Every day students pass Quinnipiac University’s post office, located in the Carl Hansen Student Center, and each time they are greeted by the familiar and smiling face of Marisa Melillo, the postmistress.
“My job is an organized chaos,” Melillo said.
For the last 16 years, Melillo, a New Haven native, has been an employee of the University. Originally, she worked in the Bursar’s Office, but after a year, there was an opening at the post office and she signed up. Her first obligation upon being hired was attending a “few Postmaster seminars,” she said.
In her 15 years of being a postmistress, Melillo, 52, has had her share of alarming situations.
One day while she was in the post office she heard a ticking sound. She called University Security and they arrived with the bomb squad. Searching through the office, the squad found the package and inside was a clock, she said.
“When I think about it now, it is actually quite funny, but when it happened in 2000, it was certainly nothing to joke about,” she said.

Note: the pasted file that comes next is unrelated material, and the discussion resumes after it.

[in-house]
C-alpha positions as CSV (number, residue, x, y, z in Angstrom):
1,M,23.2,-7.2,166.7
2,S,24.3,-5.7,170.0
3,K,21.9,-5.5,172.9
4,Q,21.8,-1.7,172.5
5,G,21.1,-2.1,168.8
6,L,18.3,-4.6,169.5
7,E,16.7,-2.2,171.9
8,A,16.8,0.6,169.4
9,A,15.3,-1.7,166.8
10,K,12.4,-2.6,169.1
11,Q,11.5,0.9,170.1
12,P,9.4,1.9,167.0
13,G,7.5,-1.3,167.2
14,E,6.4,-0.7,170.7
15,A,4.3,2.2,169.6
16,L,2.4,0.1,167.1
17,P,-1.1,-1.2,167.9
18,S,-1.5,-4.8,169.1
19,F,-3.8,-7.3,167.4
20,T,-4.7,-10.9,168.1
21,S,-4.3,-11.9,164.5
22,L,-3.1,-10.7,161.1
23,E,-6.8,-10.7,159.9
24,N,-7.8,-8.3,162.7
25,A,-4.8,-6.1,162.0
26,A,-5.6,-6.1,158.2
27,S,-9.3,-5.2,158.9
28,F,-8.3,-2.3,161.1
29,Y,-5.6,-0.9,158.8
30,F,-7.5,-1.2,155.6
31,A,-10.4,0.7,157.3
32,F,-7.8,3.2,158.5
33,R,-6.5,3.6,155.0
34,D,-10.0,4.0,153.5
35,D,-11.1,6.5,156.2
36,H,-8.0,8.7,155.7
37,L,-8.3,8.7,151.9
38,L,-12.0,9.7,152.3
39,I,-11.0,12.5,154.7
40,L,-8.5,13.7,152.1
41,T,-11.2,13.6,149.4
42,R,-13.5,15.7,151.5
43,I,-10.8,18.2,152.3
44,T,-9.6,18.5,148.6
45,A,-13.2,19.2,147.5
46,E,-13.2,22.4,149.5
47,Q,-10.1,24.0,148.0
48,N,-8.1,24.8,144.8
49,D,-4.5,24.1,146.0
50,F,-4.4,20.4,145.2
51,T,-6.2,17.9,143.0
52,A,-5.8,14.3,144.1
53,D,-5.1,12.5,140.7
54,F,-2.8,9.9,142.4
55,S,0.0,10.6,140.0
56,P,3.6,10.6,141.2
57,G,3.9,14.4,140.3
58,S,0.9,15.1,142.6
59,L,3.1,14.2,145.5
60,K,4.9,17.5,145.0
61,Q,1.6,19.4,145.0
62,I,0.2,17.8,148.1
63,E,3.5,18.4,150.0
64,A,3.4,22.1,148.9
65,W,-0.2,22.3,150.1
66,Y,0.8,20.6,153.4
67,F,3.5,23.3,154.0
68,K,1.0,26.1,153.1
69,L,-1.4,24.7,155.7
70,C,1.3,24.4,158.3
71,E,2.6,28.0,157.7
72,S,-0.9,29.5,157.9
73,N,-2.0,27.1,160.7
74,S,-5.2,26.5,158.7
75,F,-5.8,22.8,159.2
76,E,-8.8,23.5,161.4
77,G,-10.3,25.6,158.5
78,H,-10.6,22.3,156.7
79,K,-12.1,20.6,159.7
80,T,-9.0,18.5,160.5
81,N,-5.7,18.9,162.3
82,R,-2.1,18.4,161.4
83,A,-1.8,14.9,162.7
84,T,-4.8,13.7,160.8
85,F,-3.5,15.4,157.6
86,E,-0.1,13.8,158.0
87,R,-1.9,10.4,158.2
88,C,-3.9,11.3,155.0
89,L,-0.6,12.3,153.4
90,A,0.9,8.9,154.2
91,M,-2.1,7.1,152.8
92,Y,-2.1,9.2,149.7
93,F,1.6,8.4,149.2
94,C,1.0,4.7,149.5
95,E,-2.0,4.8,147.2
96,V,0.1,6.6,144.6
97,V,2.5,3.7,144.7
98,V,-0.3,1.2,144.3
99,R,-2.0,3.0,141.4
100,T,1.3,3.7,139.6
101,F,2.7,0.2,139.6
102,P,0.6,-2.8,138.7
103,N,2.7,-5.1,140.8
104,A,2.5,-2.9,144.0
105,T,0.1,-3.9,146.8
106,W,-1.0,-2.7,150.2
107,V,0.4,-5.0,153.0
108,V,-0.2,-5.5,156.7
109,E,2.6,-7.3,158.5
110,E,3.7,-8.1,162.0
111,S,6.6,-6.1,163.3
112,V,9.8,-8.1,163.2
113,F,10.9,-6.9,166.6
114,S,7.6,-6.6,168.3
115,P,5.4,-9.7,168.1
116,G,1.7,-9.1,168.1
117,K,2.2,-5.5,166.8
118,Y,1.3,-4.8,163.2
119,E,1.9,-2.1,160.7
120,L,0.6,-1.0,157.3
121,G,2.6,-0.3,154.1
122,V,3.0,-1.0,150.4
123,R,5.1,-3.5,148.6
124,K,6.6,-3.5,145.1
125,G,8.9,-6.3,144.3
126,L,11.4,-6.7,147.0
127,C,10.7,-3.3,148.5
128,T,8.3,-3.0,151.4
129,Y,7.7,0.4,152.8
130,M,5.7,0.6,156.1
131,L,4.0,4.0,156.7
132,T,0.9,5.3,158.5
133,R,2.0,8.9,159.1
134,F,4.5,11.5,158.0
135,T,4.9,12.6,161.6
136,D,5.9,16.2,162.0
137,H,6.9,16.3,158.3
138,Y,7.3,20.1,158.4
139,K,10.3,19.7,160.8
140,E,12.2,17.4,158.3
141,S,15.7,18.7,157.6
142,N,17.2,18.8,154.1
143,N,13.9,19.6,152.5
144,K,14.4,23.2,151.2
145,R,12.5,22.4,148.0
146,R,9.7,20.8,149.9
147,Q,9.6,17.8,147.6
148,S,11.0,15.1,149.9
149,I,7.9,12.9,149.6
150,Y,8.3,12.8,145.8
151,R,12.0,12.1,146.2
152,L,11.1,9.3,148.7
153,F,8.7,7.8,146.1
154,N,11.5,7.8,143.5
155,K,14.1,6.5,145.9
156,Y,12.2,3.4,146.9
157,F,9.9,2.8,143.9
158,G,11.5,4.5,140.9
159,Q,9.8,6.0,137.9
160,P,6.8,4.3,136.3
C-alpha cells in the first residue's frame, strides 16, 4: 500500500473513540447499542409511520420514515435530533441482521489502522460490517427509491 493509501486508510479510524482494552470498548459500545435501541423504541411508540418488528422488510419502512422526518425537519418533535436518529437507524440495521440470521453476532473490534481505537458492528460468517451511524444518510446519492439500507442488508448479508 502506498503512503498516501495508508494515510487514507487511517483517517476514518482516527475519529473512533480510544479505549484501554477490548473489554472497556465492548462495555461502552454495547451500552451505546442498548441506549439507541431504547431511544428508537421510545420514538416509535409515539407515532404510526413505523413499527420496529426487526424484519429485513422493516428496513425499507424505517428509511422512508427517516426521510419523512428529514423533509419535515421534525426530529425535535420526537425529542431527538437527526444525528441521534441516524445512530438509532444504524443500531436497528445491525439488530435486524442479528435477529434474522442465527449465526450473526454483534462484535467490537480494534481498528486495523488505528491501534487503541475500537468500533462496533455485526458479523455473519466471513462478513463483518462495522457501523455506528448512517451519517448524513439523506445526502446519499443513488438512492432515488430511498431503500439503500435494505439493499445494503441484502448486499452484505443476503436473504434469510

Melillo, who attended Southern Connecticut State University, also explains how another threat affected her.
“The thing I am most scared of is anthrax,” she said. “Ever since 2001 when many people had anthrax scares, I have worried.”
Part of Melillo’s job entails assisting students and faculty with mailings, distribution and mailroom duties.
“‘Can I please have my combination’ is the most annoying thing I hear,” Melillo said. “Especially from the sophomores and juniors who have been here for a while.”
Students who have had the opportunity to work with Melillo through the work-study program have said nothing but positive comments about her.
“Marisa is the best,” Melissa Rivera, 21, a physical therapy major from Long Island, said. “I’ve been working here for four years, and if Marisa was not my boss I would have quit.”
Another student, Christie Lamonte, 21, says she likes having someone who knows what she is doing when it comes to her valuable mail.
The daughter of Anthony and Kathryn Pegnataro, Melillo is happily married to Thomas Melillo, 55, who is both a florist and an event planner. Together they have three children, Thomas, Jr., 26, Nicholas, 25, and Felicity, 23. Both Nicholas and Felicity are graduates of Quinnipiac.
Despite Melillo’s childhood dreams of one day opening up a bakery and calling it “Marisa’s Morsels,” she expects to stay the postmistress at Quinnipiac University for many years to come. “I love it,” she said. “No matter how hectic it is.”